Monday, November 23, 2020

Tyehima Jess's Innovative Sonnets

Let's get straight to the point: Tyehimba Jess's innovative sonnets are works of wonder. 

Last week, I was viewing his online reading for "Poets, Presidents, and Pandemics: A Reading for These Times" sponsored by One Book One New Orleans. He read "Millie and Christine McKoy," one of the sonnets from his book Pulitzer-Prize winning volume Olio (2016), and as I was reminded, as I listening to his reading, how inventive he is as a creator. 

Here's a printed version of "Millie and Christine McKoy."

Jess demonstrated multiple ways of reading the poem. You can read the middle lines as a stand-alone seven-line poem; then Millie McCoy's side with the middle, then Christine's side with the middle, and then read them together from top to bottom, and then finally, the poem can be read from bottom to top. 

During the twenty-first century, several Black poets, including Nikky Finney, Marilyn Nelson, Allison Joseph, John Murillo, A. Van Jordan, and Patricia Smith have produced sonnet sequences. Jess produced a sonnet sequence at the close of leadbelly (2005), and with several poems in Olio, he extends and really innovates the practice sonnet-making. 

Jess's ability to produce these fantastic, multidirectional poems on the page is quite remarkable by itself. However, the achievement of his print-based work is even more amazing when we consider that he first gained acclaim as a performer. He emerged in a realm of poetry that was and is sometimes thought of as alternative to print-based poetry. 

Spoken word is known for personalized poems where poets discussed aspects of their identities. In her book, The Cultural Politics of Slam Poetry (2009), Susan Somers-Willett explained that slam poets or spoken word artists would often “linger on personal and political themes,” with many poets producing work that expresses “marginalized identity,” usually the poets' own identities. Accordingly, one of the most viewed poems on YouTube is Jae Nichelle's "Friends with Benefits," where she discusses her struggles with anxiety.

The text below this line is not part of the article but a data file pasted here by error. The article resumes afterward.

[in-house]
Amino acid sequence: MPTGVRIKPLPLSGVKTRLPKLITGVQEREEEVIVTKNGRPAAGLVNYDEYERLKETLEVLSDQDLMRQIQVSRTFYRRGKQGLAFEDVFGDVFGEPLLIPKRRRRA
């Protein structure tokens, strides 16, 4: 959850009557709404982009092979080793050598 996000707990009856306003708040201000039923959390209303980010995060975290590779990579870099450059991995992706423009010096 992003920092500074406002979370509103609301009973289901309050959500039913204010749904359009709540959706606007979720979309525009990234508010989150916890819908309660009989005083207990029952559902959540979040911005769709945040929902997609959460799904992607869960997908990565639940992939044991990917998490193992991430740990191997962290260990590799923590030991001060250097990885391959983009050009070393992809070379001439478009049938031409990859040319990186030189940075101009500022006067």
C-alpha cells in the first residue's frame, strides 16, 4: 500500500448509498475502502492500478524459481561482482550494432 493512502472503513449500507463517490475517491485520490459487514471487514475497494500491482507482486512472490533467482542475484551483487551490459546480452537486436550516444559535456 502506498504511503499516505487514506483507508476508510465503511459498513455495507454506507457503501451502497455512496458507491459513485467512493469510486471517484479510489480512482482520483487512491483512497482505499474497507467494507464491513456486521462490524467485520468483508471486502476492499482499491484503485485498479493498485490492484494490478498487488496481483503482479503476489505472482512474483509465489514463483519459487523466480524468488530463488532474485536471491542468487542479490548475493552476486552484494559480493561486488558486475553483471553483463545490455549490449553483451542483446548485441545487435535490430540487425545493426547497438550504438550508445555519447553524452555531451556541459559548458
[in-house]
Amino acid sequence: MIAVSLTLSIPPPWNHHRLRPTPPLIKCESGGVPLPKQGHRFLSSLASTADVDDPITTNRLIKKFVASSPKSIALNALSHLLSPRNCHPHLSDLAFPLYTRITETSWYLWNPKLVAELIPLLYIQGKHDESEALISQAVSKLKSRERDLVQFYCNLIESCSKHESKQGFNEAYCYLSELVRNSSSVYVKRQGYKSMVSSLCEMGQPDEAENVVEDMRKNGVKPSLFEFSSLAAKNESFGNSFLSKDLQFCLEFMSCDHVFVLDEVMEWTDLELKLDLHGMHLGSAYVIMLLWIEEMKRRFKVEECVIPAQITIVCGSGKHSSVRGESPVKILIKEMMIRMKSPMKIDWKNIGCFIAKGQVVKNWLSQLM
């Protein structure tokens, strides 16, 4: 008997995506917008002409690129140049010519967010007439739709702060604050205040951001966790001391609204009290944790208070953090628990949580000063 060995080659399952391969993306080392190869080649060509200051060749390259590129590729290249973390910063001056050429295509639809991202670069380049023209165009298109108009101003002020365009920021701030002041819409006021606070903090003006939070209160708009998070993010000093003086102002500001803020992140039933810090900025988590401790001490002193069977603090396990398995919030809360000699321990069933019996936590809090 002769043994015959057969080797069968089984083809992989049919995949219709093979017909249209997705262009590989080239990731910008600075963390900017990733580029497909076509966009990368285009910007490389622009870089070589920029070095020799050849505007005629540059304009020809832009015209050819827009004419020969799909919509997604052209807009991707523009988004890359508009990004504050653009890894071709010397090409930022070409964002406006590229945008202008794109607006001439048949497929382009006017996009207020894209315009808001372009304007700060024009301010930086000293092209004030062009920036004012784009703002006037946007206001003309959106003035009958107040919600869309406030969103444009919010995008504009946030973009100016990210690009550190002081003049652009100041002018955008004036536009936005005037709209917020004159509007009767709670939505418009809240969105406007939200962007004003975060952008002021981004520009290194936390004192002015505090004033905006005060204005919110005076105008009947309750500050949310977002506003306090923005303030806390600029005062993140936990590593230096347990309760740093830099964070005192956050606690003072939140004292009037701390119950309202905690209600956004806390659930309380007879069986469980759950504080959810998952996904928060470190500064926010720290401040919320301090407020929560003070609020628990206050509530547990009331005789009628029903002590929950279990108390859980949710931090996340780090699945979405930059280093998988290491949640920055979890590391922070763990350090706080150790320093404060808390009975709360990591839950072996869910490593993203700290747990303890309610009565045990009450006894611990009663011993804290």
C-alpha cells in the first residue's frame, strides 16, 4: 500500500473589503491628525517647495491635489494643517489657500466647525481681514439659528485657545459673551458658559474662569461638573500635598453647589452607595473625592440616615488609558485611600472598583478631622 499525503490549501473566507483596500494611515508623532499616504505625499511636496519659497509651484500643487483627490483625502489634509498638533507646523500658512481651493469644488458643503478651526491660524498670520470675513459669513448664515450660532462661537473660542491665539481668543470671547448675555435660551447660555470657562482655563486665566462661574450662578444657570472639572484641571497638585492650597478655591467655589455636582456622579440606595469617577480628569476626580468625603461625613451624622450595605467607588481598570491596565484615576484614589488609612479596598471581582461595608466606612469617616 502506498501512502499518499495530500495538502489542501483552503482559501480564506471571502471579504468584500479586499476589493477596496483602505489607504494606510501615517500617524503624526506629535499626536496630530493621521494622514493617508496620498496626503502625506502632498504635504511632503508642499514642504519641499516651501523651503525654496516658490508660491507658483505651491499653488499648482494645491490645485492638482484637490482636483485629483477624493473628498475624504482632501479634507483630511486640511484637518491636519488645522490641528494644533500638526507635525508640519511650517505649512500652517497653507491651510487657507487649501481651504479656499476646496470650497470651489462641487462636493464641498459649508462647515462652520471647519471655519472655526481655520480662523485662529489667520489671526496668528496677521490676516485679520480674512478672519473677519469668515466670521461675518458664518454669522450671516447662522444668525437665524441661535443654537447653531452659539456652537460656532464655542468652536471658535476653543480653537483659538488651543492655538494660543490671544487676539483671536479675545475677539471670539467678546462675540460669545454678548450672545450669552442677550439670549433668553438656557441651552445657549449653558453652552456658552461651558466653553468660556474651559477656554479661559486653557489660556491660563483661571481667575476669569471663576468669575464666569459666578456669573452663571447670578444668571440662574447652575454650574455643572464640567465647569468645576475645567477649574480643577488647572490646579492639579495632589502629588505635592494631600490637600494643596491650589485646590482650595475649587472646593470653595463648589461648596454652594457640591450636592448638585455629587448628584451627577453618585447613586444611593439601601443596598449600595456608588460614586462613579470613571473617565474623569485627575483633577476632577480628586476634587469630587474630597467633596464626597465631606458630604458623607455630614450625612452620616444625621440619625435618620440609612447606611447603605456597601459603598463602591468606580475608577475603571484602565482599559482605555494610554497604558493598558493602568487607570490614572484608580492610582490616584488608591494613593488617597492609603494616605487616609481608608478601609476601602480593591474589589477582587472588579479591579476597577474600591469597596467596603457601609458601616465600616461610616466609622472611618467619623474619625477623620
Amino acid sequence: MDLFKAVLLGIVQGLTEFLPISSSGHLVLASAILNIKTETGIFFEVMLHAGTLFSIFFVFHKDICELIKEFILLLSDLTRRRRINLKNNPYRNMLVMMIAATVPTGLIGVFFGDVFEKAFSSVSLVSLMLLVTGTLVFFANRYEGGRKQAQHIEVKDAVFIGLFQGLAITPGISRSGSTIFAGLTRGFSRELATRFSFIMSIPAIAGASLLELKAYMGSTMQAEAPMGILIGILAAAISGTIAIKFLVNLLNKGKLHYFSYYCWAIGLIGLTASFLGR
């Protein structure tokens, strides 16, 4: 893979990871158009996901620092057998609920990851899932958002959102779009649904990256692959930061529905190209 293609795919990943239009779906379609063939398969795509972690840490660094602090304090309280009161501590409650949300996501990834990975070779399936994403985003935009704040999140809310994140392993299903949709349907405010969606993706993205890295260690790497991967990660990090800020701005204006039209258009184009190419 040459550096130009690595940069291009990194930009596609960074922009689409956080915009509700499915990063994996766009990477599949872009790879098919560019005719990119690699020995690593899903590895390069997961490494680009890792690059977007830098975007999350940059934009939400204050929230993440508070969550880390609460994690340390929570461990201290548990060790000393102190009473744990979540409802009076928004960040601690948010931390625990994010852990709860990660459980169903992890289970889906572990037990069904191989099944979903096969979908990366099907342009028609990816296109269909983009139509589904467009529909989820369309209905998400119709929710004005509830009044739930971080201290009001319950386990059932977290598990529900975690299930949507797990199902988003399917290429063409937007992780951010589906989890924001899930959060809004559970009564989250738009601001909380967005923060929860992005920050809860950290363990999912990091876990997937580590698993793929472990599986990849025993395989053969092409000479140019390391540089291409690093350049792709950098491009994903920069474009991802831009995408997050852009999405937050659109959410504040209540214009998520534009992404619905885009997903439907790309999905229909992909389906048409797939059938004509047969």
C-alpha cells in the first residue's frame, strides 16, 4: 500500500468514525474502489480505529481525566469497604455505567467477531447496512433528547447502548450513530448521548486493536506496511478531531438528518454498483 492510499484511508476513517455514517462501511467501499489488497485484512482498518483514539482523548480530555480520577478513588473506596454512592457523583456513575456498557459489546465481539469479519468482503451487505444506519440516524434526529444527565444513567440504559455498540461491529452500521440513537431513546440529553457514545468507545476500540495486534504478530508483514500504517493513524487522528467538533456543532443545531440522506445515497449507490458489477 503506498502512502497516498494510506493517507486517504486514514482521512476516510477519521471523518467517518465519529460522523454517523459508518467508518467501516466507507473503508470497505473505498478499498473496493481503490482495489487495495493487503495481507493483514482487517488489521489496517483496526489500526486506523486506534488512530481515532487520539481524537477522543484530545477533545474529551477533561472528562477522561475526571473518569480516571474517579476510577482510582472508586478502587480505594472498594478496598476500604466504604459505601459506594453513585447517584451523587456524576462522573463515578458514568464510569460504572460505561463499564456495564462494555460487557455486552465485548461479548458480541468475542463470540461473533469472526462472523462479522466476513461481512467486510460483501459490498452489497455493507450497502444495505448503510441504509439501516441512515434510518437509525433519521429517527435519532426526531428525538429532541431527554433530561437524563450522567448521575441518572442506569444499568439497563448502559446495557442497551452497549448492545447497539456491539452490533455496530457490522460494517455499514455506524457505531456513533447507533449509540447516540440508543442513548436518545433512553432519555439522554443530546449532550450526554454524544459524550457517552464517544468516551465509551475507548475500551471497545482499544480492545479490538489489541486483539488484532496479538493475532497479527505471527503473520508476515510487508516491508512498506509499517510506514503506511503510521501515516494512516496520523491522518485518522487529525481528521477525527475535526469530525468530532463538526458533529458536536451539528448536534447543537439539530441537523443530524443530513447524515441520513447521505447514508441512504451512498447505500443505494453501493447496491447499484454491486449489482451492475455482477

In his public readings though, Jess moves beyond the usual personal focus by inhabiting the personas of varied cultural figures. He takes the dramatized nature of spoken word art and applies it to different historical figures. 

The McKoy twins
The McKoy sisters, whom Jess writes about, were Pygopagus conjoined twins and former slaves. They were forced to perform in fairs and freak shows throughout the world. After the Emancipation Proclamation provided them freedom from slave status, the twins performed with the Barnum circus. 

In one interview, Jess noted that the twins "They have two separate heads, a joint body and two separate bases." Accordingly, his poem can be read and viewed as visual response and reference to the appearance of his subjects.  

When we talk about Jess's work, we rightly focus on his engagements with history. Olio and leadbelly are both comprised of poems that retrace and re-present the lives and experiences of several cultural figures. Jess is meticulous following historical records. 

Scholar Emily Ruth Rutter points out that although Jess thoroughly researches his subject matter, “his poems are not beholden to the historiographic methodologies of his sources. Instead, Jess uses his findings as a creative springboard, availing himself of both the formal flexibility and emotive economy of poetry in order to re-present” various cultural figures.

In other words, what makes his work so outstanding is how creative he is presenting what he has studied.

With "Millie and Christine McKoy" and many other Jess poems,  we're witnessing this special moment at the crossroads of history, poetry, performance, and representation. 


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